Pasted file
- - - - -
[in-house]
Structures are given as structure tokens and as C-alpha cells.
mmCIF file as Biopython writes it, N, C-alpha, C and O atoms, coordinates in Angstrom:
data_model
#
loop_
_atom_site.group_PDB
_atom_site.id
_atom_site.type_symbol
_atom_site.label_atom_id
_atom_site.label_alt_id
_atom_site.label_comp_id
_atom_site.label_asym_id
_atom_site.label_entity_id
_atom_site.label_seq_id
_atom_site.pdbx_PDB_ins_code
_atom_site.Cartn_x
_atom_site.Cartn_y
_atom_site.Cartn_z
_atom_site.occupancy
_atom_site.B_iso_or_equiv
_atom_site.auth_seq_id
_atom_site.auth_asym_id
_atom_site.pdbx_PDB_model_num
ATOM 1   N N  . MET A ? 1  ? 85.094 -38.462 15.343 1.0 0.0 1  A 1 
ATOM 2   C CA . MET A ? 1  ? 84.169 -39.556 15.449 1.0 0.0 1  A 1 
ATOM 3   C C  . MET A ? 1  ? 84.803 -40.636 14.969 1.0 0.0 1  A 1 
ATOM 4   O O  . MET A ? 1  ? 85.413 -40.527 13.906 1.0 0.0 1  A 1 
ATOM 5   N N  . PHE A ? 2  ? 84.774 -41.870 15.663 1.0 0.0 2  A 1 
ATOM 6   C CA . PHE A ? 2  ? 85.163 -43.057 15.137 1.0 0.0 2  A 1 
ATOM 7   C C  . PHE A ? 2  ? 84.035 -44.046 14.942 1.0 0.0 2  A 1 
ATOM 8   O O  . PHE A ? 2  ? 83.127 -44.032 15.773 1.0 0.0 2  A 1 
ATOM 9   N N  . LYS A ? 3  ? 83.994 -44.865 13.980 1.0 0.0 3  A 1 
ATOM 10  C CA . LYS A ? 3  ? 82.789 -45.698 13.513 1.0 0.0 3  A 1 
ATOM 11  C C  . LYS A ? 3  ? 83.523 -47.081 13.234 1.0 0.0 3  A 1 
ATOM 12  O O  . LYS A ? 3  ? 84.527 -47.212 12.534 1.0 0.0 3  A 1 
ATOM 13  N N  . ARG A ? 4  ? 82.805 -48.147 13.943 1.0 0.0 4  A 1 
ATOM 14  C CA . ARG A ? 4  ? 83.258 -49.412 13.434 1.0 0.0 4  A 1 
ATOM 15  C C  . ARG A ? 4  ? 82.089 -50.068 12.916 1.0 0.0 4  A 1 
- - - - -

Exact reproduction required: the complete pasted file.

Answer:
[in-house]
Structures are given as structure tokens and as C-alpha cells.
mmCIF file as Biopython writes it, N, C-alpha, C and O atoms, coordinates in Angstrom:
data_model
#
loop_
_atom_site.group_PDB
_atom_site.id
_atom_site.type_symbol
_atom_site.label_atom_id
_atom_site.label_alt_id
_atom_site.label_comp_id
_atom_site.label_asym_id
_atom_site.label_entity_id
_atom_site.label_seq_id
_atom_site.pdbx_PDB_ins_code
_atom_site.Cartn_x
_atom_site.Cartn_y
_atom_site.Cartn_z
_atom_site.occupancy
_atom_site.B_iso_or_equiv
_atom_site.auth_seq_id
_atom_site.auth_asym_id
_atom_site.pdbx_PDB_model_num
ATOM 1   N N  . MET A ? 1  ? 85.094 -38.462 15.343 1.0 0.0 1  A 1 
ATOM 2   C CA . MET A ? 1  ? 84.169 -39.556 15.449 1.0 0.0 1  A 1 
ATOM 3   C C  . MET A ? 1  ? 84.803 -40.636 14.969 1.0 0.0 1  A 1 
ATOM 4   O O  . MET A ? 1  ? 85.413 -40.527 13.906 1.0 0.0 1  A 1 
ATOM 5   N N  . PHE A ? 2  ? 84.774 -41.870 15.663 1.0 0.0 2  A 1 
ATOM 6   C CA . PHE A ? 2  ? 85.163 -43.057 15.137 1.0 0.0 2  A 1 
ATOM 7   C C  . PHE A ? 2  ? 84.035 -44.046 14.942 1.0 0.0 2  A 1 
ATOM 8   O O  . PHE A ? 2  ? 83.127 -44.032 15.773 1.0 0.0 2  A 1 
ATOM 9   N N  . LYS A ? 3  ? 83.994 -44.865 13.980 1.0 0.0 3  A 1 
ATOM 10  C CA . LYS A ? 3  ? 82.789 -45.698 13.513 1.0 0.0 3  A 1 
ATOM 11  C C  . LYS A ? 3  ? 83.523 -47.081 13.234 1.0 0.0 3  A 1 
ATOM 12  O O  . LYS A ? 3  ? 84.527 -47.212 12.534 1.0 0.0 3  A 1 
ATOM 13  N N  . ARG A ? 4  ? 82.805 -48.147 13.943 1.0 0.0 4  A 1 
ATOM 14  C CA . ARG A ? 4  ? 83.258 -49.412 13.434 1.0 0.0 4  A 1 
ATOM 15  C C  . ARG A ? 4  ? 82.089 -50.068 12.916 1.0 0.0 4  A 1 